If things go according to plan and history, Lufthansa should be rolling out ‘enhancements’ to Miles & More sometime in the 3rd or 4th quarter of this year.   Typically LH tweaks their program every 2 years so we’re due, and if the announcement is similar to what other Frequent Flyer programs have implemented, people will start to cry that the sky is falling and the end days are upon the elitist maximizer…….

If you have been paying attention to airline loyalty programs, you’ll notice that most have transitioned, or are transitioning away from miles flown to determine status and are gravitating towards cash spent to determine status levels.  In other words, programs have become revenue based and the trend is spreading through the airline industry.

What may happen to Miles & More?   A few things…..

According to trusted sources that are near and dear to Lufthansa, it appears that one major change to Miles & More will be a move towards a revenue-based loyalty program.    From an airline’s perspective, this model has obvious advantages to the balance sheet and only makes sense to be implemented.    What remains to be seen is what the spend requirements will be for those striving for Frequent Traveller, Senator or HON Circle status levels.     Should the revenue model come to pass, expect the program to be favored towards passengers who are paying for full fare classes (F, A, C, D, J, E, G, B, Y).

Discount fare classes such as P and Z along with most Economy Classes will be on the losing side of the proposition as far as helping you gain status is concerned.  Another major concern will be how the program handles passengers who fly a lot of segments within Germany and Europe, but don’t spend a lot of money because even the most premium fares are not very high in most cases.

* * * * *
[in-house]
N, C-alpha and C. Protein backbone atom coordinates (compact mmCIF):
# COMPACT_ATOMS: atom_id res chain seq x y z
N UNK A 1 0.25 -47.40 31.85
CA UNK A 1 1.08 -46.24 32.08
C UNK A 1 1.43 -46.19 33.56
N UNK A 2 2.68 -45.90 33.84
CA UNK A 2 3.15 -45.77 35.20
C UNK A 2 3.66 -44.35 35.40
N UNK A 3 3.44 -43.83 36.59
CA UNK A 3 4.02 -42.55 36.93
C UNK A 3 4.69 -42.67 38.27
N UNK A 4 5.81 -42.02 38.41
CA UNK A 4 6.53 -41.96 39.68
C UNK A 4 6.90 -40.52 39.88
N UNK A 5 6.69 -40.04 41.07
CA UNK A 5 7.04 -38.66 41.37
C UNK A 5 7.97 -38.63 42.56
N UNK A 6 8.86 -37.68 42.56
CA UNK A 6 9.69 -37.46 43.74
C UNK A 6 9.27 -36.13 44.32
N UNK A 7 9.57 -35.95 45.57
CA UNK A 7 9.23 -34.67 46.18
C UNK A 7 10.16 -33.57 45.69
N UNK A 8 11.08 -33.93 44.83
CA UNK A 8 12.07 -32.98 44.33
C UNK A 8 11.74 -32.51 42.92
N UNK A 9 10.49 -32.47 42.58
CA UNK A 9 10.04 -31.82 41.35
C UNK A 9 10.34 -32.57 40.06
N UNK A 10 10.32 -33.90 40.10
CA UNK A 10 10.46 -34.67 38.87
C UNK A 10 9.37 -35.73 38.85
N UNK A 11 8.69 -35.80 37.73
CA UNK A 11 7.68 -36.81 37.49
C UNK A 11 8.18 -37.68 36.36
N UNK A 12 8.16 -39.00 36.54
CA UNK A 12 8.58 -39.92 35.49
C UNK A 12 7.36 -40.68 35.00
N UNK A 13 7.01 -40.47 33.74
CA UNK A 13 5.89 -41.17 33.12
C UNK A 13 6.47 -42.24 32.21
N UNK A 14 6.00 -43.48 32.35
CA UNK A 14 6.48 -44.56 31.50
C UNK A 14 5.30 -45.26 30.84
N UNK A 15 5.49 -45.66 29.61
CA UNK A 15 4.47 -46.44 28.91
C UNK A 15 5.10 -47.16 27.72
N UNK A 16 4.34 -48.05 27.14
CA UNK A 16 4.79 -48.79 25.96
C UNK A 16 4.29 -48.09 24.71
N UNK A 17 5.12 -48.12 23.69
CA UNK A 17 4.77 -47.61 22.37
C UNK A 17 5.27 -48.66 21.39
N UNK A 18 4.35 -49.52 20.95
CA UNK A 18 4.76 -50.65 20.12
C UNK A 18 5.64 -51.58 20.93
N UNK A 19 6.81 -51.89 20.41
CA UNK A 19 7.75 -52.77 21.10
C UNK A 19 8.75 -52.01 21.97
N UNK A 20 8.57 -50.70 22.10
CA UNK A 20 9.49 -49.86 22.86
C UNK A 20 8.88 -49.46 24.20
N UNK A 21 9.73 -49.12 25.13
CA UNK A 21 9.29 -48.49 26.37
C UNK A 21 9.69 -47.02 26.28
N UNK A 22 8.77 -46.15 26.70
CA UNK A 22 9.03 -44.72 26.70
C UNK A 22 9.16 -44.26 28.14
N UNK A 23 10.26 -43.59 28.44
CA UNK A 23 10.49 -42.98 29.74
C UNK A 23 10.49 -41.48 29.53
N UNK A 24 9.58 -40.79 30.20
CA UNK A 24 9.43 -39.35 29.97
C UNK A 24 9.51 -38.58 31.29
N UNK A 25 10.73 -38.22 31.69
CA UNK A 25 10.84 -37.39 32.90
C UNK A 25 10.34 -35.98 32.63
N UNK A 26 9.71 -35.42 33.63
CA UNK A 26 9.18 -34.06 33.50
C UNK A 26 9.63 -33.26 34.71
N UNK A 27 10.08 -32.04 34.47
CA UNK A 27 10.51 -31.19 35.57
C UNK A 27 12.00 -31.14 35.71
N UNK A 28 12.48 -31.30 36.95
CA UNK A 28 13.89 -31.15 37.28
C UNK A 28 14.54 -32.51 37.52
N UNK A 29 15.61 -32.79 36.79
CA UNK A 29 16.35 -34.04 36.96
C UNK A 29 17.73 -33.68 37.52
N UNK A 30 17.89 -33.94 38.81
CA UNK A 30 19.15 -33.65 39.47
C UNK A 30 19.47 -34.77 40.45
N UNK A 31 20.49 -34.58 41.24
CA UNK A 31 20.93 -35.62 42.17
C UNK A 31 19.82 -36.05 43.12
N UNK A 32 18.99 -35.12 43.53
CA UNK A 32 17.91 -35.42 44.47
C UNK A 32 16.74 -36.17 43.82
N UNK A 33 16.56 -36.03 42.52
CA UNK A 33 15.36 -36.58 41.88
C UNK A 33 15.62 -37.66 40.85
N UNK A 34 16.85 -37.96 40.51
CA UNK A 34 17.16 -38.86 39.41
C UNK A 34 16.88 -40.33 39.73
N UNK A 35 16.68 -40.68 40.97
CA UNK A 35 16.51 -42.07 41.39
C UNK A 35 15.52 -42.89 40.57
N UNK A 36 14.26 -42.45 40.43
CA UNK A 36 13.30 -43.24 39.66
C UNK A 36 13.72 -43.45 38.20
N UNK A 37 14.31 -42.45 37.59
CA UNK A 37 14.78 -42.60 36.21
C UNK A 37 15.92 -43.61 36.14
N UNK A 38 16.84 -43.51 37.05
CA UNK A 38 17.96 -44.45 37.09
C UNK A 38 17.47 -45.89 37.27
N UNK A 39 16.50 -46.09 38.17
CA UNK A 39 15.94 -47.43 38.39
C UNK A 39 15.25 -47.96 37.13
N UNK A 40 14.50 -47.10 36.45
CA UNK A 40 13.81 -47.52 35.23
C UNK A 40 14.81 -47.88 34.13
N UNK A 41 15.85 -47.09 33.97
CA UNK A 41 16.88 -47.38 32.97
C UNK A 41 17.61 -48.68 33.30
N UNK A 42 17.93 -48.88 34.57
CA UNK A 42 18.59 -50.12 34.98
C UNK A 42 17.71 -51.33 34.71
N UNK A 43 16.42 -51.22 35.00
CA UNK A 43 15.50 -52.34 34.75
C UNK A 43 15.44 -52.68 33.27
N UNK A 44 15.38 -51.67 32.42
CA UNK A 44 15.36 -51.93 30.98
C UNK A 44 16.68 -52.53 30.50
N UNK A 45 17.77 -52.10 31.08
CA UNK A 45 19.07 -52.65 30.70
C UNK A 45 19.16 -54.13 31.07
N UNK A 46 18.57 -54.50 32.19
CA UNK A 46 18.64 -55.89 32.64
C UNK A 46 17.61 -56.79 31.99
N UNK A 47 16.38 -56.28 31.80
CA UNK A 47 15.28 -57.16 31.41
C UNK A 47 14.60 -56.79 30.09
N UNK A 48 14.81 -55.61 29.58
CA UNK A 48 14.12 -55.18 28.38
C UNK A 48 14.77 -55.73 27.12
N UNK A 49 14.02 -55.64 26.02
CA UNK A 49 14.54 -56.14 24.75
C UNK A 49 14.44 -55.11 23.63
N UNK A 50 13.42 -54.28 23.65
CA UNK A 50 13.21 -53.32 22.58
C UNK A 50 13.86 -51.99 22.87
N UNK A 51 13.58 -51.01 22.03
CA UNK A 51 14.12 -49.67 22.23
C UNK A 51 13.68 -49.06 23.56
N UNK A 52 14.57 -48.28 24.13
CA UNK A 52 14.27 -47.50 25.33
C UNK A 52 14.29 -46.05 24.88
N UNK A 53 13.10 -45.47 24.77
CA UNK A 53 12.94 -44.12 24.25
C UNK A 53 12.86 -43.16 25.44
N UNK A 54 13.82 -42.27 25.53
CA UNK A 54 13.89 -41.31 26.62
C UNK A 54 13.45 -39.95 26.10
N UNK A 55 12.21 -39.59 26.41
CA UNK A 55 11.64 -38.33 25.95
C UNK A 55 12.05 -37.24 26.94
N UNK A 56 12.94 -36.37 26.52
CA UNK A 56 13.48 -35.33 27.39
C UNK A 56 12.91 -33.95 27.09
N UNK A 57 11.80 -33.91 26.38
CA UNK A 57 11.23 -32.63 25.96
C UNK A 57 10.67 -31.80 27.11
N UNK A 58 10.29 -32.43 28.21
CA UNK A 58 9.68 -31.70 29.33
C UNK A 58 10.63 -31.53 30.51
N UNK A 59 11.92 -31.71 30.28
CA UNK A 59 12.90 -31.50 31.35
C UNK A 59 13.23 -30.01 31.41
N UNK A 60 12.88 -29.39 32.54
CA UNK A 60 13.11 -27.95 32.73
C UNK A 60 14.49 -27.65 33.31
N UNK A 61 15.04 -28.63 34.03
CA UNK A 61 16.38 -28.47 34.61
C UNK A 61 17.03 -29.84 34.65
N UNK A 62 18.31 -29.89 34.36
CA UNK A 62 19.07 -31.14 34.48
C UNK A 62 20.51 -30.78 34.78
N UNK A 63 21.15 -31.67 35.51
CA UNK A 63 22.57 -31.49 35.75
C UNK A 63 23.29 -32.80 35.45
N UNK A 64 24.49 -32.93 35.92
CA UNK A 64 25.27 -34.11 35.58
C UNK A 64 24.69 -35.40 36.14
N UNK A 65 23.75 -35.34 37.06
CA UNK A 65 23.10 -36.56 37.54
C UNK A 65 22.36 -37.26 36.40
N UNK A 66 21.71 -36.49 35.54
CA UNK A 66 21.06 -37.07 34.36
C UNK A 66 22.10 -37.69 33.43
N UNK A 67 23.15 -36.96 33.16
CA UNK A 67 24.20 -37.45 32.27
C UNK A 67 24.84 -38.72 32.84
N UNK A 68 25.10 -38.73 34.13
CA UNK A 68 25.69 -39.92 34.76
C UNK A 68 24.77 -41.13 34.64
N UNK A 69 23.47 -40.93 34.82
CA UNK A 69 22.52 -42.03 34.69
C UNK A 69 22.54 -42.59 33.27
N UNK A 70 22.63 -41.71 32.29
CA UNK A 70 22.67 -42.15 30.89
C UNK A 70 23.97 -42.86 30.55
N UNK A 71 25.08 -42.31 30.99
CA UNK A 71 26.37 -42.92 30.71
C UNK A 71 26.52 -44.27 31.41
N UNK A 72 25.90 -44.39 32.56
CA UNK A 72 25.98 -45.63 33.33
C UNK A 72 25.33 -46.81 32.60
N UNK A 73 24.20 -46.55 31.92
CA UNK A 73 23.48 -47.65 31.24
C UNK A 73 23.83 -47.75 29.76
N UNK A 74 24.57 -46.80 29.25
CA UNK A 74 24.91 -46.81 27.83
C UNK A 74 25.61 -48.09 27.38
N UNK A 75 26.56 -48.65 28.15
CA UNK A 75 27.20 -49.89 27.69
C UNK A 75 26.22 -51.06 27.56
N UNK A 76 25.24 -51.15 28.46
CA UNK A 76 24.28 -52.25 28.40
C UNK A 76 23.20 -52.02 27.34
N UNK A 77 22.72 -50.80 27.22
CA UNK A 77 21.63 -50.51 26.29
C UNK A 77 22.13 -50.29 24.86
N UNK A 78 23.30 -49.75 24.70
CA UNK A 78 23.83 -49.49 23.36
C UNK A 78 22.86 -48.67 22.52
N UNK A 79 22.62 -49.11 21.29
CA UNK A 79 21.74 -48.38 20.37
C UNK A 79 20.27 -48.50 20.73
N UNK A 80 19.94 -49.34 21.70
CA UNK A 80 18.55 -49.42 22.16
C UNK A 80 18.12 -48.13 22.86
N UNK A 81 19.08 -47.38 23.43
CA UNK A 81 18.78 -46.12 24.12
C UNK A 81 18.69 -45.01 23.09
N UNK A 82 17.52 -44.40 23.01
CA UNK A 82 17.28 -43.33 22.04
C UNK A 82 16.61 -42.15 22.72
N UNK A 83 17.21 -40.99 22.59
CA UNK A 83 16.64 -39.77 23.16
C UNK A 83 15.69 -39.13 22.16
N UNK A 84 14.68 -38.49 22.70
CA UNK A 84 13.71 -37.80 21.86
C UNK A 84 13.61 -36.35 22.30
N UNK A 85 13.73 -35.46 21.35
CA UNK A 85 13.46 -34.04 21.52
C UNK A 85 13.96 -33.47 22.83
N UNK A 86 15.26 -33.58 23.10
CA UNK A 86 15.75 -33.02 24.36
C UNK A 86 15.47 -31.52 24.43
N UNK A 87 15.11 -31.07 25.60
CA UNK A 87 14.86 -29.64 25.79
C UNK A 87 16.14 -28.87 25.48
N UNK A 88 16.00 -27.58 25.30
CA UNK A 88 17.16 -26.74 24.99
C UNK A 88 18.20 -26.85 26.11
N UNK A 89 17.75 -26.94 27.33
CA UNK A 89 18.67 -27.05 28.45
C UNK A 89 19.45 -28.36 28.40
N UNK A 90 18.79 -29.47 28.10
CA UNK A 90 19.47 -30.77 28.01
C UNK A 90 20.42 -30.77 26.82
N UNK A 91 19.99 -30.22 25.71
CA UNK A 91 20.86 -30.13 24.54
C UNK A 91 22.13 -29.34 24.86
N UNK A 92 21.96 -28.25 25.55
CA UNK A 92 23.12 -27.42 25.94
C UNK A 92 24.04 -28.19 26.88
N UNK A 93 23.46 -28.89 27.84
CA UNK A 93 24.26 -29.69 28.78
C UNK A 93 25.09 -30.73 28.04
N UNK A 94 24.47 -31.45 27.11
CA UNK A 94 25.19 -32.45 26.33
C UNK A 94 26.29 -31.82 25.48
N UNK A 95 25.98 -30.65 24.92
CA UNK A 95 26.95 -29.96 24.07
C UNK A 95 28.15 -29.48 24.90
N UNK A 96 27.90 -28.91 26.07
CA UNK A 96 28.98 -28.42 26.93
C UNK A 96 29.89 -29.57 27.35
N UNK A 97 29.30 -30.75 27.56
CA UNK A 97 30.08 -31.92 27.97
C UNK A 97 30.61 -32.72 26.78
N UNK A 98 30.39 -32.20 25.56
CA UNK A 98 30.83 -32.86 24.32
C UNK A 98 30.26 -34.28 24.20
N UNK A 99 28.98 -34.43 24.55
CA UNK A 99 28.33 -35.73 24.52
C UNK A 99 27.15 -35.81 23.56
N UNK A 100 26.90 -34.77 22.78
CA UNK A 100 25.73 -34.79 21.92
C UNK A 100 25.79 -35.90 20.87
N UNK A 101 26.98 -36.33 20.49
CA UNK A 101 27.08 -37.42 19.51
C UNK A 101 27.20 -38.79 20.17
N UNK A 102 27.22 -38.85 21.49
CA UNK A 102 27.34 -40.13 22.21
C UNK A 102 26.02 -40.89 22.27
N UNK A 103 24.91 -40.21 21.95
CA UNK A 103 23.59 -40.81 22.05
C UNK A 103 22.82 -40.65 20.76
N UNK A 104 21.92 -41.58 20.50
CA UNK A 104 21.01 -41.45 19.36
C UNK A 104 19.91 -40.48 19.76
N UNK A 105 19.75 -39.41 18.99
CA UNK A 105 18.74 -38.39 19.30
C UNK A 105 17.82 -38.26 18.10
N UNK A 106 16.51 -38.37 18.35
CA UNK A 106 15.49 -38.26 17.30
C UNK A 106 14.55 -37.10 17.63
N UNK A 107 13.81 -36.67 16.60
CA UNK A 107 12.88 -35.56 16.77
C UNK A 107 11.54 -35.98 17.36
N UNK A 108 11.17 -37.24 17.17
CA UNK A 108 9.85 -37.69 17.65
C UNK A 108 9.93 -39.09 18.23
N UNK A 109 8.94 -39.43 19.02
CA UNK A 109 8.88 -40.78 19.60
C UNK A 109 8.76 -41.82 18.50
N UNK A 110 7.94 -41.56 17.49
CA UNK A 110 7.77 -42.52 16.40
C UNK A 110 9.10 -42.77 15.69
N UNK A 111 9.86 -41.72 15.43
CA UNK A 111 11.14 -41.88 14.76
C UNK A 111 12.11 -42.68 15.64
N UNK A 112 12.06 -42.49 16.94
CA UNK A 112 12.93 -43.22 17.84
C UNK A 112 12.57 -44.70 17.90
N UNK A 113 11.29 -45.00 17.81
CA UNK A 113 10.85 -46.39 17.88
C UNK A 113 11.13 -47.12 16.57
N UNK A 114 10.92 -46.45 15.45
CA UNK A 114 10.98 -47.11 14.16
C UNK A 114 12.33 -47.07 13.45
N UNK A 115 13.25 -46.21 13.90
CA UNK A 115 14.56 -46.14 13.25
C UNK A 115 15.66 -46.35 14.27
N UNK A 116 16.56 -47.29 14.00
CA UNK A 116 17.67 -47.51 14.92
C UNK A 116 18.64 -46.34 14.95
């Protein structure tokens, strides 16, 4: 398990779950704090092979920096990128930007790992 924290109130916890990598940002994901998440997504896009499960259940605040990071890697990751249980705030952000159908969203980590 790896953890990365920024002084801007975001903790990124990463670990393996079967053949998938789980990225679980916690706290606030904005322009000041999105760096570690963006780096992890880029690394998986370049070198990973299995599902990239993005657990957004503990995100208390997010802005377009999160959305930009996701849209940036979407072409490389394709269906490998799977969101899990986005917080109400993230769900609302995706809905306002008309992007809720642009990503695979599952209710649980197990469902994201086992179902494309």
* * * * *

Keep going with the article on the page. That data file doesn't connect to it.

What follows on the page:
Other considerations on the drawing board for Miles & More include revamping the program to better integrate Eurowings (Lufthansa’s Low Cost Carrier unit) and how mileage/spend credit will be calculated from flights operated for Star Alliance member airlines.   Not much has come out of the rumor mill on these points, but it is obvious that Miles & More will need to be amended to account for these points should the transition to revenue-based loyalty take place.

Am I a fan of this?   Mostly yes.

What I like about revenue based programs is that it does reward an airline’s best customers and that is what a loyalty program should do.   Reward those that spend the most money, not those trying to ‘game’ the system just so they can get into a lounge.   What I don’t like is that I’ll have to focus more on the dollars I spend vs. the fare classes I buy, but the benefits of the program and my travel habits easily support the decision to accept a revenue-based plan.

With the current Miles & More platform for example,  it is easy to gain Senator Status for as low as $4000-5000.    Especially when you can book United ‘A’ fares within the United States for only $800 (Chicago -Washington DC – Seattle as an example).   A smartly built itinerary can easily yield 18-20,000 status miles with something like this.   Book 5 or 6 trips, and you’re Senator.   You never would even have to board a Lufthansa operated flight to earn SEN,  yet Lufthansa now bears the costs of that Senator’s membership including Lounge Access, E-Vouchers, etc.   Creating a true loyalty program that actually rewards loyalty is in my opinion the proper business decision for any airline.

Predictably, there will be a lot of protesting, snorting and grunting if and when these changes come to pass.   In my humble opinion, the Snorters and Grunters will ultimately be those that will be priced out of a loyalty program simply due to their lack of loyalty.   In theory this should improve the quality of the program for those who actually are loyal (key words of course being ‘in theory’).

Much more to come as we get closer to September and October when I expect the rollout of any changes.